Peace organization PAX works to monitor and assess environmental impacts of conflicts. The documentation of environmental hazards in both conflict and post-conflict settings is often minimal due to security constraints. Unexploded bombs, explosive residues, radiation, and attacks on industrial sites where hazardous substances are stored and processed can pose risks to communities long after the conflicts they have lived through are over. Recent examples of these issues are the hazardous wastes of makeshift oil refineries, and in the impact of conflict on the environment in Iraq in the battle against the Islamic State.
In 2012, PAX, together with the ICBUW, co-founded the Toxic Remnants of War Network; a group of civil society organizations working on conflict, disarmament and environmental issues. The Network is actively engaging with States, humanitarian organizations and legal experts to improve responses to conflict pollution and strengthen international law and policy making on protection of the environment in armed conflict. The Network websites also functions as a .research hub for data which aims to consider and quantify the detrimental impact of war, military operations and munitions on the environment and public health.
Undertaking assessments of environmental problems, increasing visibility and raising awareness of environmental threats during conflicts can help first responders and residents in a (post-)conflict zone, as they may need advice on how to avoid risks if environmental contamination is present. PAX is actively working with humanitarian and UN organizations to address these issues in humanitarian response work.
Improved information awareness could also alleviate broader psycho-social concerns. Civilians are often left in the dark with regard to changes in their environment and potential exposures to a range of hazardous substances. Health problems attributed to ill-defined environmental can result in psychological impacts such as a sense of helplessness, and strengthen grievances.
Providing clarity and information could help counter this. Information on specific environmental hazards could encourage behavioral changes that serve to minimize harm for conflict-affected communities and allow them to adapt to the changes in their environment. The data from environmental assessments can also be used for long-term environmental clean-up programs.
For their work on Conflict and Environment, PAX was awarded with the UNEP/OCHA Green Star Award in September 2017.
Together with its partners, PAX publishes an annual statement on the United Nations’ (UN) International Day for Preventing the Exploitation of the Environment in War and Armed Conflict.
Wim Zwijnenburg, Programme Leader Humanitarian Disarmament,
- In a state of uncertainty
- A Question of Responsibility (ICBUW)
- Precaution In Practice (ICBUW)
- Toxic Harm: humanitarian and environmental concerns from military-origin contamination (ICBUW)
- Laid to waste
- Amidst the debris...
- Scorched earth and charred lives
- Living under a black sky: Conflict pollution and environmental health concerns in Iraq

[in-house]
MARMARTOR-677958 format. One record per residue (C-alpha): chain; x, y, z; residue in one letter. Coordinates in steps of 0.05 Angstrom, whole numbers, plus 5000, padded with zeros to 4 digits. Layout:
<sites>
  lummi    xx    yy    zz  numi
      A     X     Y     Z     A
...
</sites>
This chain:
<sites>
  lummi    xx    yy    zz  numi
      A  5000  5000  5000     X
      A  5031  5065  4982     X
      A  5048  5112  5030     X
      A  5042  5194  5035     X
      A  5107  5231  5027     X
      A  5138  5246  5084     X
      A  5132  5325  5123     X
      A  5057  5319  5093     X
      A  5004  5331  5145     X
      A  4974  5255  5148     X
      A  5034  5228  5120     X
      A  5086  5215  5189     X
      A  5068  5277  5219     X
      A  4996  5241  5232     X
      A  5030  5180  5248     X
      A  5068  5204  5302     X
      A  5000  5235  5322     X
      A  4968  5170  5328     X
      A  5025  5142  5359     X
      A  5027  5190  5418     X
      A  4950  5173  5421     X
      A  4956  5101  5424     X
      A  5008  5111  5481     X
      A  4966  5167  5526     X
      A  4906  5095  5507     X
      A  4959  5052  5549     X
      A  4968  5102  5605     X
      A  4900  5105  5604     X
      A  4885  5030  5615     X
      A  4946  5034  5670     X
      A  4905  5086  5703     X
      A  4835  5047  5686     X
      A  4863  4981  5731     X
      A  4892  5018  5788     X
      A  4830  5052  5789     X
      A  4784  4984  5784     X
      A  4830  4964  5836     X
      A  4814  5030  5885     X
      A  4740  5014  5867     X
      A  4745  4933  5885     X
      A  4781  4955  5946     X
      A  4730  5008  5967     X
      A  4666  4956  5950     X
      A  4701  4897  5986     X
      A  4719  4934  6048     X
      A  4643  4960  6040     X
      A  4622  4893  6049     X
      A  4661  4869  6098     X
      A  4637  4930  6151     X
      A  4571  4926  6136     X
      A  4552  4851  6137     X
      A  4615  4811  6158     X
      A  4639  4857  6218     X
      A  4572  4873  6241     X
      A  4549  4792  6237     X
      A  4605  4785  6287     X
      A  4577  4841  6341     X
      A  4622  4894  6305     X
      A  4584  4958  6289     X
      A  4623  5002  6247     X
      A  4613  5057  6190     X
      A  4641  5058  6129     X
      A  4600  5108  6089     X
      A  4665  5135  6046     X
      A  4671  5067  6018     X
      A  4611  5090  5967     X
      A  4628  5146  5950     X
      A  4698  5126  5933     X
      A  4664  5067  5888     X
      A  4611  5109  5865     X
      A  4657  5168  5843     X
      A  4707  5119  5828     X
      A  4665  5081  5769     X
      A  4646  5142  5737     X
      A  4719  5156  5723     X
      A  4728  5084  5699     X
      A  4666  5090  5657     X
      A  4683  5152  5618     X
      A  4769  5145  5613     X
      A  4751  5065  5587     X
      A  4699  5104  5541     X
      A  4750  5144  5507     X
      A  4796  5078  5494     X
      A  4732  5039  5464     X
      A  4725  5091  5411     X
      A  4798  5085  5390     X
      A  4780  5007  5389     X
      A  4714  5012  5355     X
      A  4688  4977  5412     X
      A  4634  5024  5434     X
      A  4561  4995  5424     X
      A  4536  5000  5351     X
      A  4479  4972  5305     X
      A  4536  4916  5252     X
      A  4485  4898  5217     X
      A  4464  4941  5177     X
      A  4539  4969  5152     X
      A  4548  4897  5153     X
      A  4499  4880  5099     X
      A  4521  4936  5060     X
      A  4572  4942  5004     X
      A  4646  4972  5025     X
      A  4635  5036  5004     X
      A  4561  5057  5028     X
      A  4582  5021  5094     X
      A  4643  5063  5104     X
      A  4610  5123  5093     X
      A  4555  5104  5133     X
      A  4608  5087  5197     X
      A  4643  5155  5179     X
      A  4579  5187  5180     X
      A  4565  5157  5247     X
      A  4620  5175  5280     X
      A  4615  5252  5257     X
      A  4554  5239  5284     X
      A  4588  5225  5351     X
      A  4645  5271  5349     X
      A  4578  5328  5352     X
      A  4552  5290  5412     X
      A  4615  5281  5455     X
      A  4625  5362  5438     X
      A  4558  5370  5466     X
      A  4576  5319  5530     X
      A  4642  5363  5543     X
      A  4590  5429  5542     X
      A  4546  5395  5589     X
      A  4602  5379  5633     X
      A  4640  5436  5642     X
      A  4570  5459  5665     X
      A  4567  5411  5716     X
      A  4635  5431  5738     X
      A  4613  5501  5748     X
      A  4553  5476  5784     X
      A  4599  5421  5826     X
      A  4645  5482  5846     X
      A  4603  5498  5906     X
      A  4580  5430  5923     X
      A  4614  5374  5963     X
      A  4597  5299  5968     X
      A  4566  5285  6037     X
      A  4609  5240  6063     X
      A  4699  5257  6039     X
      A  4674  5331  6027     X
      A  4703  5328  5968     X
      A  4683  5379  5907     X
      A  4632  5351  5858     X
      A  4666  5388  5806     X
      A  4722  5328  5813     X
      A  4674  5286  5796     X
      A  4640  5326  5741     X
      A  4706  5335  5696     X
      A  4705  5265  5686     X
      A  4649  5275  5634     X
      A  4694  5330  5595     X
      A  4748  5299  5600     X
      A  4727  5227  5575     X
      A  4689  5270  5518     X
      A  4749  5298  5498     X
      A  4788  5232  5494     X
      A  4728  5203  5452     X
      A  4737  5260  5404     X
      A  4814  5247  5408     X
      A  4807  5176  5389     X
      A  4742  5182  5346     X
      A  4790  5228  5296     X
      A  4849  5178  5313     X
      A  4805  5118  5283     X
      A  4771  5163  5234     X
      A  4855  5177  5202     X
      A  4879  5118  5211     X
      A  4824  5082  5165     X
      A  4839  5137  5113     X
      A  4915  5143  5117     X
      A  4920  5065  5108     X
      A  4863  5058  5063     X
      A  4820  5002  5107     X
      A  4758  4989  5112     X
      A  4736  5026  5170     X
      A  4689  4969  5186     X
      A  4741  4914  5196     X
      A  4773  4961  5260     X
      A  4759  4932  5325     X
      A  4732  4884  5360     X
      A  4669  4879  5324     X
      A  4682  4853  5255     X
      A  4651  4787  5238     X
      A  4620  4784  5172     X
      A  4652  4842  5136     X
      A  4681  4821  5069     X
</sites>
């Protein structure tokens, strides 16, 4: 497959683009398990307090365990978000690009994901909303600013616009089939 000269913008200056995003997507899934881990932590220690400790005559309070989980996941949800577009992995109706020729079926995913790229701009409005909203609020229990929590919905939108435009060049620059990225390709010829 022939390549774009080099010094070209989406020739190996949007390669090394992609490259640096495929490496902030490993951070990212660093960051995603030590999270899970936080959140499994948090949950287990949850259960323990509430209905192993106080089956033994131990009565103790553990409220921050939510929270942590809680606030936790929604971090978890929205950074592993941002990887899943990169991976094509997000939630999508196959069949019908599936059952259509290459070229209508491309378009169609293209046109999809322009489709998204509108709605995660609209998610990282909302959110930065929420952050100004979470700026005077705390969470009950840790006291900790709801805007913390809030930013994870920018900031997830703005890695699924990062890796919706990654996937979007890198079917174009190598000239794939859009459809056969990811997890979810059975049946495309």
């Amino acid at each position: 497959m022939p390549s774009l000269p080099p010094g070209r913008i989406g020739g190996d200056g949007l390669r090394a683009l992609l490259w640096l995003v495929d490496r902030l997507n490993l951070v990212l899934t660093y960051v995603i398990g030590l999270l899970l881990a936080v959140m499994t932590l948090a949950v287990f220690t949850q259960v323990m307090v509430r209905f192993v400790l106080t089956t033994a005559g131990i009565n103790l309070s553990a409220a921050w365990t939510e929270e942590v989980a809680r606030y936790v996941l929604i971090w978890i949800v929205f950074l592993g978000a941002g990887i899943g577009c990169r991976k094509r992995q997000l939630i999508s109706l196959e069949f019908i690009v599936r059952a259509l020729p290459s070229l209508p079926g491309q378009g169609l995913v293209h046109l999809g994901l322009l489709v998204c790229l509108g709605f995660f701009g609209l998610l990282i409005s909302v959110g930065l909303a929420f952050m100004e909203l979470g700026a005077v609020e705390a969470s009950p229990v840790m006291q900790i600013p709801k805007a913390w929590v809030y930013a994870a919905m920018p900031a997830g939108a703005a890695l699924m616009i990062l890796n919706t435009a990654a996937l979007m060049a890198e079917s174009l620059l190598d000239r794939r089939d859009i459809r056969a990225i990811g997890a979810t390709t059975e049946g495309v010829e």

- Statement to the UN General Assembly First Committee on the Protection of the Environment in Relation to Armed Conflicts (PERAC)
- Dutch Ministry of Defense (2003) Advice risk DU pollution Iraq
Activiteiten & resultaten
Report: Scorched earth and charred lives
Syria’s professional oil production facilities have undergone a major decline since the start of the uprising against President Assad’s regime in 2011. As a consequence, civilians started to operate their own so-called backyard or makeshift oil refineries, where they produce a range of oil products from processing crude oil. However, these attempts come with a heavy price, as this practice exposes these workers – including an alarmingly high number of orphaned children – to highly toxic compounds. Read the report here.
Report: Living under a black sky
‘Living under a black sky’ explores the different ways in which the war in Iraq is leaving toxic remnants that have the potential to pose acute and chronic health risks for civilians. It was presented at the United Nations Environmental Assembly, and contains several recommendations to address the environmental health risks stemming from conflict.
Depleted Uranium: When the Dust Cloud Settles
Together with the International Coalition to Ban Uranium Weapons (ICBUW) PAX has been working on a project to create an animated short film on the hazards of depleted uranium and the international campaign against its use. The aim of the movie, called ´Depleted Uranium: When the Dust Cloud Settles´, was to render down a complex issue into six and a half minutes.
PAX’s research project on the toxic remnants of war focuses on the detrimental effects of poisonous substances released during conflicts. We started this project in April 2012, with the International Coalition to Ban Uranium Weapons (ICBUW). Its purpose is to inventory and classify potentially harmful substances that are released during conflicts and that can have long-term, detrimental effects on health and the environment.
Report Laid to Waste
The report Laid to Waste by Dutch peace organisation PAX has found that the lack of obligations on Coalition Forces to help clean-up after using depleted uranium (DU) weapons has resulted in Iraqi civilians and workers continuing to be exposed to the radioactive and toxic heavy metal years after the war. Download the report Laid to Waste.
PAX’s research report entitled In a State of Uncertainty surveys the use of arms with depleted uranium in Iraq in the period 1991–2003 and the measures taken, if any, to prevent radioactive contamination there. The report shows its effects on health and offers recommendations to reduce risks.